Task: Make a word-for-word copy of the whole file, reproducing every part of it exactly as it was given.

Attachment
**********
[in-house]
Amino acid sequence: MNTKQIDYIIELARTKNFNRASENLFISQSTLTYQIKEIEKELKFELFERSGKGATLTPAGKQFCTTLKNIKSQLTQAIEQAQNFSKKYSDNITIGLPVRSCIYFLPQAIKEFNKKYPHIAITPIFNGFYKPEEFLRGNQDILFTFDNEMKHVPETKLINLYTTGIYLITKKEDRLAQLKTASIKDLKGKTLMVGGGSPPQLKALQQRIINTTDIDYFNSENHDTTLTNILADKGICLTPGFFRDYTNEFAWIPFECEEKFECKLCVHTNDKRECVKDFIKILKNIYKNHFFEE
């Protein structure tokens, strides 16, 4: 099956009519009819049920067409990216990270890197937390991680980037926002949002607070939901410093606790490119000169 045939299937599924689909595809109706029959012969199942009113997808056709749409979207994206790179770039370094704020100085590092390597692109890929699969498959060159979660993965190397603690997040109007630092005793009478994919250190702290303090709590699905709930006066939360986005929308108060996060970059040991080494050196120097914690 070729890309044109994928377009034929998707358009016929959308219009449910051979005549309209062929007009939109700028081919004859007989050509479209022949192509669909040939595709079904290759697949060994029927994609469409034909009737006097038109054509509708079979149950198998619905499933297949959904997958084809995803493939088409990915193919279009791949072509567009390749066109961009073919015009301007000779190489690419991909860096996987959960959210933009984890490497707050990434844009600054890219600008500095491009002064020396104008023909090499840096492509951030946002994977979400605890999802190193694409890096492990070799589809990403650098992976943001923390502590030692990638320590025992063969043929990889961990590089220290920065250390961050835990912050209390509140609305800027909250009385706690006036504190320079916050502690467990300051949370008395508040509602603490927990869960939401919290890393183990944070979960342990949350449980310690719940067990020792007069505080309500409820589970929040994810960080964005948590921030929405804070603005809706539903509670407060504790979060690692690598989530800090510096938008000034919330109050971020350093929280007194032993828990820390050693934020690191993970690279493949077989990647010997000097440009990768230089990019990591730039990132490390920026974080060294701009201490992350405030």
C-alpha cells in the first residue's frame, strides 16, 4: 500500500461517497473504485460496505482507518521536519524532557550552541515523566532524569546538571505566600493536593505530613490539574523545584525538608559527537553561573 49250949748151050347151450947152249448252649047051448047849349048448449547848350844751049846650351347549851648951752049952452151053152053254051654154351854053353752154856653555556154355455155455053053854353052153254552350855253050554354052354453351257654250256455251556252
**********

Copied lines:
[in-house]
Amino acid sequence: MNTKQIDYIIELARTKNFNRASENLFISQSTLTYQIKEIEKELKFELFERSGKGATLTPAGKQFCTTLKNIKSQLTQAIEQAQNFSKKYSDNITIGLPVRSCIYFLPQAIKEFNKKYPHIAITPIFNGFYKPEEFLRGNQDILFTFDNEMKHVPETKLINLYTTGIYLITKKEDRLAQLKTASIKDLKGKTLMVGGGSPPQLKALQQRIINTTDIDYFNSENHDTTLTNILADKGICLTPGFFRDYTNEFAWIPFECEEKFECKLCVHTNDKRECVKDFIKILKNIYKNHFFEE
């Protein structure tokens, strides 16, 4: 099956009519009819049920067409990216990270890197937390991680980037926002949002607070939901410093606790490119000169 045939299937599924689909595809109706029959012969199942009113997808056709749409979207994206790179770039370094704020100085590092390597692109890929699969498959060159979660993965190397603690997040109007630092005793009478994919250190702290303090709590699905709930006066939360986005929308108060996060970059040991080494050196120097914690 070729890309044109994928377009034929998707358009016929959308219009449910051979005549309209062929007009939109700028081919004859007989050509479209022949192509669909040939595709079904290759697949060994029927994609469409034909009737006097038109054509509708079979149950198998619905499933297949959904997958084809995803493939088409990915193919279009791949072509567009390749066109961009073919015009301007000779190489690419991909860096996987959960959210933009984890490497707050990434844009600054890219600008500095491009002064020396104008023909090499840096492509951030946002994977979400605890999802190193694409890096492990070799589809990403650098992976943001923390502590030692990638320590025992063969043929990889961990590089220290920065250390961050835990912050209390509140609305800027909250009385706690006036504190320079916050502690467990300051949370008395508040509602603490927990869960939401919290890393183990944070979960342990949350449980310690719940067990020792007069505080309500409820589970929040994810960080964005948590921030929405804070603005809706539903509670407060504790979060690692690598989530800090510096938008000034919330109050971020350093929280007194032993828990820390050693934020690191993970690279493949077989990647010997000097440009990768230089990019990591730039990132490390920026974080060294701009201490992350405030």
C-alpha cells in the first residue's frame, strides 16, 4: 500500500461517497473504485460496505482507518521536519524532557550552541515523566532524569546538571505566600493536593505530613490539574523545584525538608559527537553561573 49250949748151050347151450947152249448252649047051448047849349048448449547848350844751049846650351347549851648951752049952452151053152053254051654154351854053353752154856653555556154355455155455053053854353052153254552350855253050554354052354453351257654250256455251556252